Bain Capital and Pfizer do not seem like the most obvious partners for a new neuroscience drug development company. The exit horizon of private equity is typically five years or less, barely enough time for the new entity, Cerevel Therapeutics, to complete the clinical and regulatory work necessary to get its lead Parkinson’s disease asset to market.
Yet this is the second time in as many years that Pfizer has turned to Bain to finance a private vehicle for a therapeutic portfolio – and Bain has shown that it is willing to be patient with biopharma investments.
Bain is putting $350m into Cerevel, which will advance three unnamed clinical-stage central nervous system projects and an undisclosed number of preclinical assets. The news comes 10 months after Pfizer, which will retain a 25% stake in Cerevel, said it was ceasing laboratory work in neuroscience.
The deal looks surprising on the surface. A more typical move for private equity would be one like Bain’s investment in Stada Arzneimittel, an established company with a slow-growing top line whose earnings could be dressed up with cost-cutting and payroll reductions.
Still, the Cerevel transaction is not totally out of character for Bain, which last year joined a venture capital consortium that formed Springworks Therapeutics and took over some of Pfizer’s rare disease assets, also an unusual space for private equity (Pfizer dodges costs and scrutiny by springing loose rare disease assets, September 25, 2017).
And Bain has proven that it can be patient with biopharma deals – it was eight years before its investment in Warner Chilcott led to an exit with the 2013 sale to pre-Allergan Actavis.
Like typical venture capital investors, Bain will probably prefer both Springworks and Cerevel to be taken out with a clean acquisition. This must mean that one scenario sees Pfizer buying back these companies should their pipelines look sufficiently promising – and without having risked its R&D budget on potential therapeutic dead ends.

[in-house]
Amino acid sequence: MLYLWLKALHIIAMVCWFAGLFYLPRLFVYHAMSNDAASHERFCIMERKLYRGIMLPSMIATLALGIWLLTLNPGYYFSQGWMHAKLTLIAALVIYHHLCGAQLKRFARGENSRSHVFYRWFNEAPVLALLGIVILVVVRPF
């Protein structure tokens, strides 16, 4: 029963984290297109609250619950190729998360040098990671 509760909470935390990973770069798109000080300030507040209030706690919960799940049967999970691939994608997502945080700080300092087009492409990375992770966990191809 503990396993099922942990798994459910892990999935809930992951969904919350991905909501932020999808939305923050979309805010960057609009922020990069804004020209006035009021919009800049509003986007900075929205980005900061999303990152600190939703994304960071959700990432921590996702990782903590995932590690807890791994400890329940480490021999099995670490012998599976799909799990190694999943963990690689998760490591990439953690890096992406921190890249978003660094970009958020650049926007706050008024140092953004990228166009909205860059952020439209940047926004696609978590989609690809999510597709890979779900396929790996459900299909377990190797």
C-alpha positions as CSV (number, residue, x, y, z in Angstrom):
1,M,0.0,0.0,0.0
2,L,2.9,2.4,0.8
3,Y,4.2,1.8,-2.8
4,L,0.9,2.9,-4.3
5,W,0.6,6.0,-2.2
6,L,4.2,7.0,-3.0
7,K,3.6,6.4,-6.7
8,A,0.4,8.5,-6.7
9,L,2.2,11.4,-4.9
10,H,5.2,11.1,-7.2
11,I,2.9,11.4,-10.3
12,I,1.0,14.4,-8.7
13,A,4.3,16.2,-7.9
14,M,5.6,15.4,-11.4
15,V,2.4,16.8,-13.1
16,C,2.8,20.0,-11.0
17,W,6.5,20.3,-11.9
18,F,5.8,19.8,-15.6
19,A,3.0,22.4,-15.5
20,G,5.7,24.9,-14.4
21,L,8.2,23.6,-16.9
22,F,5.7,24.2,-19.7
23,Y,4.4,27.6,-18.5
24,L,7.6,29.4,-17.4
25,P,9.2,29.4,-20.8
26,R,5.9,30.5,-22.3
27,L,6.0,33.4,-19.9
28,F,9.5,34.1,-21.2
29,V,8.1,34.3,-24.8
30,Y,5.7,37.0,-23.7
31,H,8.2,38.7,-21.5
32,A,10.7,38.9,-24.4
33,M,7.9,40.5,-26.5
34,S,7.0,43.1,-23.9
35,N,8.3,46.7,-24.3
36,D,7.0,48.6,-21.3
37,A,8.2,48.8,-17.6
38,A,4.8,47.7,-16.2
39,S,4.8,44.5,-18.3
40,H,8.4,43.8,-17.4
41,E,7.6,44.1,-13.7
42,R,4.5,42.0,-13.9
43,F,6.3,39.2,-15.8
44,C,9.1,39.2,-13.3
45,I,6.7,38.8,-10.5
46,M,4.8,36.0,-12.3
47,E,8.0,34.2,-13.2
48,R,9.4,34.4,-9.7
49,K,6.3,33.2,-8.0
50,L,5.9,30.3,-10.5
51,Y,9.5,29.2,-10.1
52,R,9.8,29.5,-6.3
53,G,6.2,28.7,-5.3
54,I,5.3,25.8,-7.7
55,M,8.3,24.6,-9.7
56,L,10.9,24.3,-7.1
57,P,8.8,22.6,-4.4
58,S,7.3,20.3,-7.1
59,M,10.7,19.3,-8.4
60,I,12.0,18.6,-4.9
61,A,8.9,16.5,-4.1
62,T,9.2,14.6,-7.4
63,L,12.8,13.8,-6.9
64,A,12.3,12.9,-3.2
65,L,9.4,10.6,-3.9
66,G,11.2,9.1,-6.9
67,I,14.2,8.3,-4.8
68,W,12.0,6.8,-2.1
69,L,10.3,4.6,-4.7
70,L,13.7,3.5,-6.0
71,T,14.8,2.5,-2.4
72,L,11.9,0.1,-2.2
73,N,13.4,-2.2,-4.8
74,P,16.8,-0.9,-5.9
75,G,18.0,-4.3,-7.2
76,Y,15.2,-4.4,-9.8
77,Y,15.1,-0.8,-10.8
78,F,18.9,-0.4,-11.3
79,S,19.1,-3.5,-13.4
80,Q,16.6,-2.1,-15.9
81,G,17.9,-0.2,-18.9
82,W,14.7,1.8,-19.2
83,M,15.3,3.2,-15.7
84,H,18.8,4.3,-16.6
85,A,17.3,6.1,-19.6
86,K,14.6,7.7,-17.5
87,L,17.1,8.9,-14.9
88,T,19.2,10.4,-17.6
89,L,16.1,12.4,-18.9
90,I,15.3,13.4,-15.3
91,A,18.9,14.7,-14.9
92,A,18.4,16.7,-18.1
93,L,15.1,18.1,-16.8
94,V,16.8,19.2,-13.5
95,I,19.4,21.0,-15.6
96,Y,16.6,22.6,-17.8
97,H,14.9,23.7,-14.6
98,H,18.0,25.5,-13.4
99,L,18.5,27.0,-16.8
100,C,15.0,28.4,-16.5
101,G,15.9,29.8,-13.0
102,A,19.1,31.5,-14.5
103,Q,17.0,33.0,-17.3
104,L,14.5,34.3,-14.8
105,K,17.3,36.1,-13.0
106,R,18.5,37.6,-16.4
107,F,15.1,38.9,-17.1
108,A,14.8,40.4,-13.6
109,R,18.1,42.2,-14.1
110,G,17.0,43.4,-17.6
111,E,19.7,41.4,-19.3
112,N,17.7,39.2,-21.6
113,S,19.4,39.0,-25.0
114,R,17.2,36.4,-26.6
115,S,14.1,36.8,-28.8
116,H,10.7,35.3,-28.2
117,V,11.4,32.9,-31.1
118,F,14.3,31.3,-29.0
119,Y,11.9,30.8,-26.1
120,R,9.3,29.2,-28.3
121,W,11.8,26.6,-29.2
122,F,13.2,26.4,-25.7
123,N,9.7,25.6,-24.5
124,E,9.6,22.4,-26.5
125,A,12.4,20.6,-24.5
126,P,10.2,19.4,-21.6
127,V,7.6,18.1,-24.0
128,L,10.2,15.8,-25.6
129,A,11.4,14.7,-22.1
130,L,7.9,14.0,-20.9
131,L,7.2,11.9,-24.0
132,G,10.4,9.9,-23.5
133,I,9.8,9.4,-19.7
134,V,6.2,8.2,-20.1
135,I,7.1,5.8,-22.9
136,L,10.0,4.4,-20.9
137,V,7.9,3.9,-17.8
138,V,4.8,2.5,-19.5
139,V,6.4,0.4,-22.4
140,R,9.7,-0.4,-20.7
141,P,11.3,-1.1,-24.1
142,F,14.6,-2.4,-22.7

|Bain investments in human therapeutics|
|Warner Chilcott||Consortium bought company, 2005||Sold to Actavis, 2013|
|Stada Arzneimittel||Consortium bought controlling share, 2017||Consortium taking full control, 2018|
|Solid Biosciences||Part of series C syndicate||IPO, 2018|
|Replimune||Part of series B syndicate, 2017||IPO, 2018|
|Springworks Therapeutics||Bain and venture capital groups founded company and bought Pfizer rare disease assets, 2017||Active|
|Inflarx||Part of series D syndicate, 2017||IPO, 2017|
|Aptinyx||Part of series B syndicate, 2017||IPO, 2018|
|Cerevel Therapeutics||Bain and Pfizer founded company for Pfizer CNS assets, 2018||Active|
On the other hand, Bain was part of venture syndicates supporting VC rounds last year that have since successfully floated, so an IPO for Springworks or Cerevel is not out of the realm of possibility.
Pfizer gave some details of two candidates involved in the transaction, a dopamine D1 receptor partial agonist ready to begin a phase III Parkinson’s disease trial in 2019, and a selective GABA 2/3 agonist that will enter phase II in epilepsy. Neither was identified by a specific research code – Pfizer tested a D1 partial agonist, PF-06669571, in phase I, but it did not meet its pharmacodynamics endpoint.
PF-06412562, meanwhile, is the subject of an investigator-led trial in Parkinson’s disease at the Milton S. Hershey Medical Center in Pennsylvania, but that work began just last month, so it also looks unlikely to have been picked up by Cerevel.
Pfizer seems reluctant to split into multiple parts, a move that would in theory improve the visibility and valuation of many of its early-stage projects and something some of its investors have been pushing for. As long as Pfizer stays big, spinning off little-noticed assets remains an option, and in Bain it seems to have found a helpmate.